Increased pain in peripheral joints affected by any chronic inflammatory arthritic process, is usually attributed to flare up and progression of the disease and managed with appropriate alterations in the use of analgesics. Clinical differentiation between flare up of arthritic process and joint infection can be extremely difficult. Haematological parameters are often non-specific and plain radiographic changes are difficult to assess when sepsis occurs in an already damaged joint. Due to these reasons, the diagnosis of infection is often delayed and is possible only at a stage when joint destruction is advanced. This explains the high morbidity and mortality reported (1).
In the case presented here, the dramatic sequence of events that occurred when the patient became septicaemic led to an early diagnosis and appropriate management.
Recognised risk factors for adult septic arthritis include immunocompromised state, inflammatory diseases like rheumatoid arthritis (2), destructive joint diseases like osteoarthritis, gout etc. and joint prostheses (3). In fact any form of arthritis, by means of damaging the joint surfaces, can theoretically predispose it to sepsis. However, for unknown reasons, infection in joints with pre-existing ankylosing spondylitis is extremely rare with only two case reports so far (4, 5).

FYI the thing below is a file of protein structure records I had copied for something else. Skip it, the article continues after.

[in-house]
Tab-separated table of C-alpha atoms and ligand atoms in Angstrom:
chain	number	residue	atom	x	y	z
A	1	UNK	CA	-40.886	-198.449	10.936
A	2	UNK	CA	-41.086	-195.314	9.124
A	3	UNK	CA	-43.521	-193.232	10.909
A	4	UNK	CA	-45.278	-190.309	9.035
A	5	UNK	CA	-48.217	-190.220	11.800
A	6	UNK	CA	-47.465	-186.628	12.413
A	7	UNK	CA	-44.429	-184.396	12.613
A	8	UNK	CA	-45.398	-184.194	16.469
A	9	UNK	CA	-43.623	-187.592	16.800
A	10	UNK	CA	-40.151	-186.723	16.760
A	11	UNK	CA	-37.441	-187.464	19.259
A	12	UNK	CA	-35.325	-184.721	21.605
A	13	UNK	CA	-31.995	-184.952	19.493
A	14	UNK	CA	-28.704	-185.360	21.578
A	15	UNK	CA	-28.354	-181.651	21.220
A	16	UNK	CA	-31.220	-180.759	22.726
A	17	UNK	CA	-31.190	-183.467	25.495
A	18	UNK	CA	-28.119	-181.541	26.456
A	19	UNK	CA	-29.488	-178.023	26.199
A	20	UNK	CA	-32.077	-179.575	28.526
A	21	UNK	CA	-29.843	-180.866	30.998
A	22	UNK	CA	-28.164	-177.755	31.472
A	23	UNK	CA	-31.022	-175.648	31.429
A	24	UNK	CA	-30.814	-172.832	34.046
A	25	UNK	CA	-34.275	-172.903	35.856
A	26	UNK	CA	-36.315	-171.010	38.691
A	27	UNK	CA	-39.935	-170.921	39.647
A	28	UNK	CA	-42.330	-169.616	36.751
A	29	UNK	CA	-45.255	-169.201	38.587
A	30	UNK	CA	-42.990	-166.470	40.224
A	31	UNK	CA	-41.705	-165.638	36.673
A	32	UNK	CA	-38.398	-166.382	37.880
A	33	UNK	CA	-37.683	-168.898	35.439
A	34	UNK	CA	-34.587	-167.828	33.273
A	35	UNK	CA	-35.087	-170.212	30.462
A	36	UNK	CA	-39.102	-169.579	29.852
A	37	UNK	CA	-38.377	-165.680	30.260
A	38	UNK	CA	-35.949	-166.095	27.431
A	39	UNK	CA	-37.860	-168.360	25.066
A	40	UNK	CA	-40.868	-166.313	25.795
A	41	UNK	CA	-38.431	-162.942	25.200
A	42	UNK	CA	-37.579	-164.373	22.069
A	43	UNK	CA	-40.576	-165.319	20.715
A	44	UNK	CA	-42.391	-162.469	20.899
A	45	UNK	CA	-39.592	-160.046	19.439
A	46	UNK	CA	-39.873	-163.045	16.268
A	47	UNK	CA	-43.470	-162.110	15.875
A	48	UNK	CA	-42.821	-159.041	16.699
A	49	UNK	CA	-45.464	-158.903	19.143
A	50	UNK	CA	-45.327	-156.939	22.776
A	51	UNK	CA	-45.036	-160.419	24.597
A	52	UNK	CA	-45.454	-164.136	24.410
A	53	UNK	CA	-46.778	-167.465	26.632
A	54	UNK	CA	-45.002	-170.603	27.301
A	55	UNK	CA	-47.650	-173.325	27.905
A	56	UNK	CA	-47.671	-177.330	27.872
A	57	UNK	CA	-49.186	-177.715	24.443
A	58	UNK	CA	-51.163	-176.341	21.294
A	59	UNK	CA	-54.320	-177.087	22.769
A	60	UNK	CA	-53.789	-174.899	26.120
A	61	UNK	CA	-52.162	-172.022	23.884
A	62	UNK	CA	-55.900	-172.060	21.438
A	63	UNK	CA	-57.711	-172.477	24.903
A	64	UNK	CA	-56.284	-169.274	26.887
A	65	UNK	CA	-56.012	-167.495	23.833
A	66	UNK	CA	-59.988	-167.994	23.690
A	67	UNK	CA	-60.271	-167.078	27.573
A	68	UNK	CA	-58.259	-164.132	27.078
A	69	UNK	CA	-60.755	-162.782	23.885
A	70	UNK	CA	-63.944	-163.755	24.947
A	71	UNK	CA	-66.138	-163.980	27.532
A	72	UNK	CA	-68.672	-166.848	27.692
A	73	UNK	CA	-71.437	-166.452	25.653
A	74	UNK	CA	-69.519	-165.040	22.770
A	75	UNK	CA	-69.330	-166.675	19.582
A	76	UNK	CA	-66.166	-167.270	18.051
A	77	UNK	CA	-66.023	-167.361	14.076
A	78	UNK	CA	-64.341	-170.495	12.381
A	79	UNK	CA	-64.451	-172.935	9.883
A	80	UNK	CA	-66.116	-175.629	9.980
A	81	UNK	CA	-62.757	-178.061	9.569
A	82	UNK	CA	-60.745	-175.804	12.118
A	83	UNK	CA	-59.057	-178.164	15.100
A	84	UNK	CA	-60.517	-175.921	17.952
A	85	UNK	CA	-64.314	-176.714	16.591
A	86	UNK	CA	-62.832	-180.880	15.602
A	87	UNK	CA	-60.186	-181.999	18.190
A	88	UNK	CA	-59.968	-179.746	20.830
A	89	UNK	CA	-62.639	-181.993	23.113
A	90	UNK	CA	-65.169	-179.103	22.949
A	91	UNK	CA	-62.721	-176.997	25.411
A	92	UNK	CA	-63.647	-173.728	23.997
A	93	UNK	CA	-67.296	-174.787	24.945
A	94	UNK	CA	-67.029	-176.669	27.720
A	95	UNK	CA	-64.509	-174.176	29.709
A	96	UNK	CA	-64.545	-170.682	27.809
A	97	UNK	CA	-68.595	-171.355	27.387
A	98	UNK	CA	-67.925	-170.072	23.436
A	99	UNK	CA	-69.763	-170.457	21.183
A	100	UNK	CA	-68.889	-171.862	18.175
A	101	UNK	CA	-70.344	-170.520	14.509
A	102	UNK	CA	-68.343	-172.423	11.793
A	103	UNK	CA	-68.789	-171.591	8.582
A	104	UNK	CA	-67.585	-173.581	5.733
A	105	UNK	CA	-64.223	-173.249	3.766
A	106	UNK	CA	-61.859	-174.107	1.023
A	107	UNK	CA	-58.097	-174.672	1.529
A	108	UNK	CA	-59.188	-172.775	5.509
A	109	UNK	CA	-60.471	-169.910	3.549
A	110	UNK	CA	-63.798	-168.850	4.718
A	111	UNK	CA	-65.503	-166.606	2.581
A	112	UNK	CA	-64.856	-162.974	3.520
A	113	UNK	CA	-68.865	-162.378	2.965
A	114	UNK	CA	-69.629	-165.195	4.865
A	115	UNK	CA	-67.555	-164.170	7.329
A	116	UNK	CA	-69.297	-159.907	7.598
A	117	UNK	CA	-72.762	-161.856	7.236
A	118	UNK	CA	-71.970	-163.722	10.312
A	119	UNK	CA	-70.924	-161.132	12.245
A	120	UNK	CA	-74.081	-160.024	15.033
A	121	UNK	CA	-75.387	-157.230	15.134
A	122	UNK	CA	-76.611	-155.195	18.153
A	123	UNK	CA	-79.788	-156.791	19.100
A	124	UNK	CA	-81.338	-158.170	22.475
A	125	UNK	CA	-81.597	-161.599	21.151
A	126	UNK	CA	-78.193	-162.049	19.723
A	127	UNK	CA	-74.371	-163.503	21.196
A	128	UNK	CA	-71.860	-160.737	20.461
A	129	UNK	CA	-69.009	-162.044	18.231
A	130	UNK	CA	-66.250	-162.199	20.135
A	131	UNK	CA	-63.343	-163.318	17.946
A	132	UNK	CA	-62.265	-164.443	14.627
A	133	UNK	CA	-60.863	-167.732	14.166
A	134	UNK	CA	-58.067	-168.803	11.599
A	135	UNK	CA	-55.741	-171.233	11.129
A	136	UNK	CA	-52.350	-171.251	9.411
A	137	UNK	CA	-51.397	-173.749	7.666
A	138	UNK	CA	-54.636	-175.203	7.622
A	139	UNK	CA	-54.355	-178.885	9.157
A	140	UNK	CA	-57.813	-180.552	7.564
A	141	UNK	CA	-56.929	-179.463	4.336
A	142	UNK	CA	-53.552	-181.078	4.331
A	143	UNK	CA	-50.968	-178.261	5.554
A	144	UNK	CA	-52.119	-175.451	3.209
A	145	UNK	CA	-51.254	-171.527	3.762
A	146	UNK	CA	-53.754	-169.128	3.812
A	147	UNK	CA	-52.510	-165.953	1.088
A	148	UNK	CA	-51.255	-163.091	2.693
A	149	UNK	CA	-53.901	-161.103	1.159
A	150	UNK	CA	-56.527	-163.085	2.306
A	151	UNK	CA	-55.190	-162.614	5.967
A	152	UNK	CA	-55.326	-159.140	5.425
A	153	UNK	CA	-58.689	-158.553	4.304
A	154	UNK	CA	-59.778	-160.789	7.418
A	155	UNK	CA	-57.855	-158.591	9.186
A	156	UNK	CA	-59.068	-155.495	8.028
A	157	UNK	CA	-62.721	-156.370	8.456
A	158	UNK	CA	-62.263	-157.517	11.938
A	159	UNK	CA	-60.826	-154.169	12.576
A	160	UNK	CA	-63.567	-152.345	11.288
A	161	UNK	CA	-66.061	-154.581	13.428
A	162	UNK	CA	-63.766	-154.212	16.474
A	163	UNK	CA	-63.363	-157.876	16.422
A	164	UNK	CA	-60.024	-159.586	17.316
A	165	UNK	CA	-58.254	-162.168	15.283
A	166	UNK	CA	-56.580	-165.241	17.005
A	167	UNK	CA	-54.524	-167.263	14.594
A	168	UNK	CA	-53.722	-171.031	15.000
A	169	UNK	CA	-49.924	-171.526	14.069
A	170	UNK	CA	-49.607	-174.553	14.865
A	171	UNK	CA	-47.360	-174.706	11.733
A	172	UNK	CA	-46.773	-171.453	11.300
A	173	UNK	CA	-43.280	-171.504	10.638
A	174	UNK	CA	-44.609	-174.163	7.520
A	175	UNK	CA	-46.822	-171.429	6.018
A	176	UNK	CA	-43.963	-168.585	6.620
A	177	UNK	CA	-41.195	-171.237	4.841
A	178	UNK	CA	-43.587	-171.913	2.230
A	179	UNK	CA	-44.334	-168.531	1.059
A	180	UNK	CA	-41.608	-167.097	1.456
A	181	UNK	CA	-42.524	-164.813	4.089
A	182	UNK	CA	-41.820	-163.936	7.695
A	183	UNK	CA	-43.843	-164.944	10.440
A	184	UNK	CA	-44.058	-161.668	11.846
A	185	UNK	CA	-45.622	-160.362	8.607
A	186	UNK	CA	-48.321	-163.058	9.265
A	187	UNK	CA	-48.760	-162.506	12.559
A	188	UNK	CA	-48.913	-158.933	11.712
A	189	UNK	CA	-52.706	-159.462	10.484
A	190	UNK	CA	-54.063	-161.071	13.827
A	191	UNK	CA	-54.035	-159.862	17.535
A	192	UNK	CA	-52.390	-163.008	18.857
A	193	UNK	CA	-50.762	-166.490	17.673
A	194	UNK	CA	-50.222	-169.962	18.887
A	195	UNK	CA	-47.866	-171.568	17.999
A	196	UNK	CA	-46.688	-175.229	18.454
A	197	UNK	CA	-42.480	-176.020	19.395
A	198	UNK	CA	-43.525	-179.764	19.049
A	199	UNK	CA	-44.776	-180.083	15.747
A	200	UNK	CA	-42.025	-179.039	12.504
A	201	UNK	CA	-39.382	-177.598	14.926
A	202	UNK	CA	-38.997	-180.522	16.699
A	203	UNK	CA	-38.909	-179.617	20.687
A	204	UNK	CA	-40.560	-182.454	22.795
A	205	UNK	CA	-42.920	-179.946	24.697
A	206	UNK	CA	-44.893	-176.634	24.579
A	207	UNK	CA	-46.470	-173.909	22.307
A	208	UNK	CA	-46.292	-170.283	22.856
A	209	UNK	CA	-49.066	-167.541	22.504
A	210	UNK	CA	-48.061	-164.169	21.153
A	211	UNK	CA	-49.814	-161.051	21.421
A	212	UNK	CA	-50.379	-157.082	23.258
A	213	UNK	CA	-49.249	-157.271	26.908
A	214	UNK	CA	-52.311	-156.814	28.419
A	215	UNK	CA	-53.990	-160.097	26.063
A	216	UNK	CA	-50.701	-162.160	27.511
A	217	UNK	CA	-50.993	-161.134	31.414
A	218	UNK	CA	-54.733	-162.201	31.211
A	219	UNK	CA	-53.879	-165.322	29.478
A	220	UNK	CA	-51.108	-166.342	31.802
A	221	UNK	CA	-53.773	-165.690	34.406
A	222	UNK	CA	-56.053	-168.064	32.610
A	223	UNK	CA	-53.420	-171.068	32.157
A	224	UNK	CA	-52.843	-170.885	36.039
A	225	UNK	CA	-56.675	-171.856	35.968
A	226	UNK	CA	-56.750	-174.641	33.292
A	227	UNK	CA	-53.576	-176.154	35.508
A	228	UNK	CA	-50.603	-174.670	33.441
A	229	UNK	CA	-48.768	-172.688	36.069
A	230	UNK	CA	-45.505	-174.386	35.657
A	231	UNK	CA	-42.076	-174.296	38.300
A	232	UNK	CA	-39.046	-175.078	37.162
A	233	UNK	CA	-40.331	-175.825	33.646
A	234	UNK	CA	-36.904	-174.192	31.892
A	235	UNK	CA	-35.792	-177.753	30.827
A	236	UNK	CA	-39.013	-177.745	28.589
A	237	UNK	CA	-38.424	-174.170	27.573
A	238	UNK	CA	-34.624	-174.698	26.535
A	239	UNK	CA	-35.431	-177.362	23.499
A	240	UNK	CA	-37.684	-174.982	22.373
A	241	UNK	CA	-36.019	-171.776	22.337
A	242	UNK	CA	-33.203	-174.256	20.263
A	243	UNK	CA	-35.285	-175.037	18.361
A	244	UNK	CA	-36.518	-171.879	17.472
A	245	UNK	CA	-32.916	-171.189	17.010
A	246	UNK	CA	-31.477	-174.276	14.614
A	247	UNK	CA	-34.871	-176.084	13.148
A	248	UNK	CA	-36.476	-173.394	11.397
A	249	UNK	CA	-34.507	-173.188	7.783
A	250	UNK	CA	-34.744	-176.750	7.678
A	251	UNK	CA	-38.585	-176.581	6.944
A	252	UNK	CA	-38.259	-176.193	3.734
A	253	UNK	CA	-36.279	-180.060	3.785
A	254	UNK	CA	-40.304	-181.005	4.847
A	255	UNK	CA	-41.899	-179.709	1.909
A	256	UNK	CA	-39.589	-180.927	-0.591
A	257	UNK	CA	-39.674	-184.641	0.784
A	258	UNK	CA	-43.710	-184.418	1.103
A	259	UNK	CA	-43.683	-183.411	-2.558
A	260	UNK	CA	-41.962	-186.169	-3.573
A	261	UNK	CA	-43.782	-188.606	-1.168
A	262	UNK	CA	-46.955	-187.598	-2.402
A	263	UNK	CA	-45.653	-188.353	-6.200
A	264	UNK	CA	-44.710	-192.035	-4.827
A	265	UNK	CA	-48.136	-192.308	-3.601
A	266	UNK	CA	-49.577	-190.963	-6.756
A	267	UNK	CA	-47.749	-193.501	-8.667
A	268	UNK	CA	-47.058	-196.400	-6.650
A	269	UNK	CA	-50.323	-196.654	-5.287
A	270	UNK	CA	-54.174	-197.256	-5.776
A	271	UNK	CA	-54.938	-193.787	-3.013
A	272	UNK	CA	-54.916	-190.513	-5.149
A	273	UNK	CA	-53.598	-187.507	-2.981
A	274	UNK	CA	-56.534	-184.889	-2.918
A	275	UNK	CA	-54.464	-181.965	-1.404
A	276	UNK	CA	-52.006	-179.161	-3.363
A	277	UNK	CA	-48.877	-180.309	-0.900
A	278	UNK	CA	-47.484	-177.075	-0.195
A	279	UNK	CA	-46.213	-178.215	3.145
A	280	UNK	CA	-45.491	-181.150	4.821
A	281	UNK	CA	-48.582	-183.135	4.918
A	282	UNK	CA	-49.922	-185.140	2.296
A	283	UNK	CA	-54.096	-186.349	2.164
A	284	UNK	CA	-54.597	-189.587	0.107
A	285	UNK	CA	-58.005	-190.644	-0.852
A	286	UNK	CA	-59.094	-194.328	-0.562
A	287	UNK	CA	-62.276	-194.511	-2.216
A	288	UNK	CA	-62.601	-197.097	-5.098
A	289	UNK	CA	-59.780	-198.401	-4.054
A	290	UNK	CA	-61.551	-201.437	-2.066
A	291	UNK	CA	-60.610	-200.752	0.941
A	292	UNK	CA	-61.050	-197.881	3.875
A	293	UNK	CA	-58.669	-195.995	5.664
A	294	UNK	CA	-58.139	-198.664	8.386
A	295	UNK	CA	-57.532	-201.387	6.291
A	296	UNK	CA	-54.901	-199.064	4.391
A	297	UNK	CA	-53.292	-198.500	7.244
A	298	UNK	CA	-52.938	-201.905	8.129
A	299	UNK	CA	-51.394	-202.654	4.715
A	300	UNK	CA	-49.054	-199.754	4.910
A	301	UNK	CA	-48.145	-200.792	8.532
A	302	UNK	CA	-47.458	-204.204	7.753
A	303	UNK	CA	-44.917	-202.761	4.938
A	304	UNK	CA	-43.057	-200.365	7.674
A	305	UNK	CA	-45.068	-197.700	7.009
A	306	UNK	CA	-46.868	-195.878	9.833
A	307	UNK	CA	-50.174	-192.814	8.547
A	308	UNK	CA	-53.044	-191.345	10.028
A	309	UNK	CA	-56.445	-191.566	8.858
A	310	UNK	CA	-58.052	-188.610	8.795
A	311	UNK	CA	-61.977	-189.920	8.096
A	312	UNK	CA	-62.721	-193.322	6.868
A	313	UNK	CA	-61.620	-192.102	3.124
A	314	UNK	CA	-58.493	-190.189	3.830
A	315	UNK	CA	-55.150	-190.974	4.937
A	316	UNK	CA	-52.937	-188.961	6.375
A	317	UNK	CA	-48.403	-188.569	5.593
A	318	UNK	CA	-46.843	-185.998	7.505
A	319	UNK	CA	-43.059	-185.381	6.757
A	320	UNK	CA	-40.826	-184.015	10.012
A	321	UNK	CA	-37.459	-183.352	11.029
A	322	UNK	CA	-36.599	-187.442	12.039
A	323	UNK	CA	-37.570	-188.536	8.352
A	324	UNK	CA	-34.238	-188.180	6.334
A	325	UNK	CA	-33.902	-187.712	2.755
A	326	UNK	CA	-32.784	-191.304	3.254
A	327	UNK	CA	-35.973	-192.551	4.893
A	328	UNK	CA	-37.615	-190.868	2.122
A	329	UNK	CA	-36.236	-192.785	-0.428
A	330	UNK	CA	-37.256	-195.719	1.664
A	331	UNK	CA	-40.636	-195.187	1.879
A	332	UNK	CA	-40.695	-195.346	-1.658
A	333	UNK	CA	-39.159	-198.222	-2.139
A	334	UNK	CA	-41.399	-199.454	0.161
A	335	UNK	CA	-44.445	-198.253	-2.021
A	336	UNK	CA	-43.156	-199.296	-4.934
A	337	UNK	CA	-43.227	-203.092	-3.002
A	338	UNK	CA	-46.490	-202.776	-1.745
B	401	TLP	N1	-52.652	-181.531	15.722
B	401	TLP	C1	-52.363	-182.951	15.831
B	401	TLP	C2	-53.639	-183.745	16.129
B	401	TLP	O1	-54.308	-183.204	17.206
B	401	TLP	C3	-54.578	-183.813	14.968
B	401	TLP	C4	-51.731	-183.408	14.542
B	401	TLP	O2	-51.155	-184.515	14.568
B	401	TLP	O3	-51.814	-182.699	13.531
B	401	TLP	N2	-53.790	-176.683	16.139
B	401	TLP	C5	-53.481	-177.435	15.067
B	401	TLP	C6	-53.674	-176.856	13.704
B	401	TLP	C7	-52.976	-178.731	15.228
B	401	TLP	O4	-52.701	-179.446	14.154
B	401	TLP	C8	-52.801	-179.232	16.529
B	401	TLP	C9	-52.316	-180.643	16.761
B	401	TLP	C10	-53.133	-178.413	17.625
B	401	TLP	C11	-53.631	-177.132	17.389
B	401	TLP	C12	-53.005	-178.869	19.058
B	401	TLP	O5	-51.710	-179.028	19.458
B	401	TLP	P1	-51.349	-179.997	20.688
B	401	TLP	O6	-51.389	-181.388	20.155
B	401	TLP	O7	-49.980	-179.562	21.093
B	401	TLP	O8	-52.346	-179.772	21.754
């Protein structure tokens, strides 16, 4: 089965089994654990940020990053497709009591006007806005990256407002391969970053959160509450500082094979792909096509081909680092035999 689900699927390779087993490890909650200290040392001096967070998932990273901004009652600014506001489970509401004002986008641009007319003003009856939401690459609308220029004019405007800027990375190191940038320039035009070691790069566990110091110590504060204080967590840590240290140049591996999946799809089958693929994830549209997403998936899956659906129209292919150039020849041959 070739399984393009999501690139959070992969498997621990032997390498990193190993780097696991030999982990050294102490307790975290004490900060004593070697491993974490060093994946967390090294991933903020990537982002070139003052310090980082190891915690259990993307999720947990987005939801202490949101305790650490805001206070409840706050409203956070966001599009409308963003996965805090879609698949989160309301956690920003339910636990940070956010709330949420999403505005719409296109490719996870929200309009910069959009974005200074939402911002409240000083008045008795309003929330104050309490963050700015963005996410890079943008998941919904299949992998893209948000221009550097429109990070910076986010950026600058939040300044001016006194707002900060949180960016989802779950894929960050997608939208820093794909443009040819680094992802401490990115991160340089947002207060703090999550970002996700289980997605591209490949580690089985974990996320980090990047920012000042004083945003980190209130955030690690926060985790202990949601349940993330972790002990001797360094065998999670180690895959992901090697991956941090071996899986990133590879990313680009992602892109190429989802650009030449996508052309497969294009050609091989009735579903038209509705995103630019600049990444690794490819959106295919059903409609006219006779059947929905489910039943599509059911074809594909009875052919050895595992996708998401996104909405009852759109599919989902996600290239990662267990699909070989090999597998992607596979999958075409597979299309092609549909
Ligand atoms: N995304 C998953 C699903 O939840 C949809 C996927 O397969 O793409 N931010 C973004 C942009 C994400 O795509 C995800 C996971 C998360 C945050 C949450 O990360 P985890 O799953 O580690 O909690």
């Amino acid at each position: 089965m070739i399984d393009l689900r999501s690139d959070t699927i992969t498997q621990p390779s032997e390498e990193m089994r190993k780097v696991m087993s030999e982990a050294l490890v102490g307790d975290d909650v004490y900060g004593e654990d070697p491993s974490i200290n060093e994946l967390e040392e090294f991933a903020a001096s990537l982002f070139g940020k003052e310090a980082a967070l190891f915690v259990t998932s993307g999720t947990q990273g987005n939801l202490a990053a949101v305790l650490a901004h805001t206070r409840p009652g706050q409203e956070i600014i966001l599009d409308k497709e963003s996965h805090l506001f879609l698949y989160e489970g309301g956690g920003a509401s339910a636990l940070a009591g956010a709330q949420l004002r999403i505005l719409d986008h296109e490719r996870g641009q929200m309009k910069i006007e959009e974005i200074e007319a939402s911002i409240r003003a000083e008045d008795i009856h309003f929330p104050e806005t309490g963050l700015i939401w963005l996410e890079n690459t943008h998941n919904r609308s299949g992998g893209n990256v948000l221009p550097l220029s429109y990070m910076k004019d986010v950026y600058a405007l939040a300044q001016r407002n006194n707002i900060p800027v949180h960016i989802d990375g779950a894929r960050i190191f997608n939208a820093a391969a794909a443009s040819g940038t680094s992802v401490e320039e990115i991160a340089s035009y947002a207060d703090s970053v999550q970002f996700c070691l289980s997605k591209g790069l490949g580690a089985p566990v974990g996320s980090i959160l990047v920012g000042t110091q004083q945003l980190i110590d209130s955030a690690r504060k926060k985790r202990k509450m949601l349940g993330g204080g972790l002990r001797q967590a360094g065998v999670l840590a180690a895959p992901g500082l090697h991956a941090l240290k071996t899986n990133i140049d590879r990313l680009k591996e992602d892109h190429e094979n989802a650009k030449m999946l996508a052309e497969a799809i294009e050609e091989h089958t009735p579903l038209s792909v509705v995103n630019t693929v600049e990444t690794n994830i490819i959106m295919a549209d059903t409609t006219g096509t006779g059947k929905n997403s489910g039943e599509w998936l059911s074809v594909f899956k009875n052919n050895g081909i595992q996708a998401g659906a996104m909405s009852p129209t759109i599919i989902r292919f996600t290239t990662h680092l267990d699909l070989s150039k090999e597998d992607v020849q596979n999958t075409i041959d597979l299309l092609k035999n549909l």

The portal of entry of pathogenic bacteria in ankylosing spondylitis has been postulated previously to be through an abnormal gastrointestinal tract (4), but this is very unlikely in this case since the infective organism was Staphylococcus aureus. In the case presented, in spite of detailed examination and investigations, no source of bacteraemia could be identified.
We conclude that the possibility of infection should be borne in mind even when the underlying disease is a sero-negative arthropathy. It can occur without an identifiable source of bacteraemia elsewhere in the body. As in children, a high degree of suspicion is necessary for early diagnosis and management of sepsis in an adult joint with pre-existing arthritis, to avoid potentially serious and fatal complications. One should have a very low threshold for aspirating the joint even when the diagnosis is a flare up of arthritis. Ultrasound-guided aspiration is of great value in joints difficult to aspirate, like the hip. Leukocyte scans, though equally informative, are expensive and not readily accessible to everyone.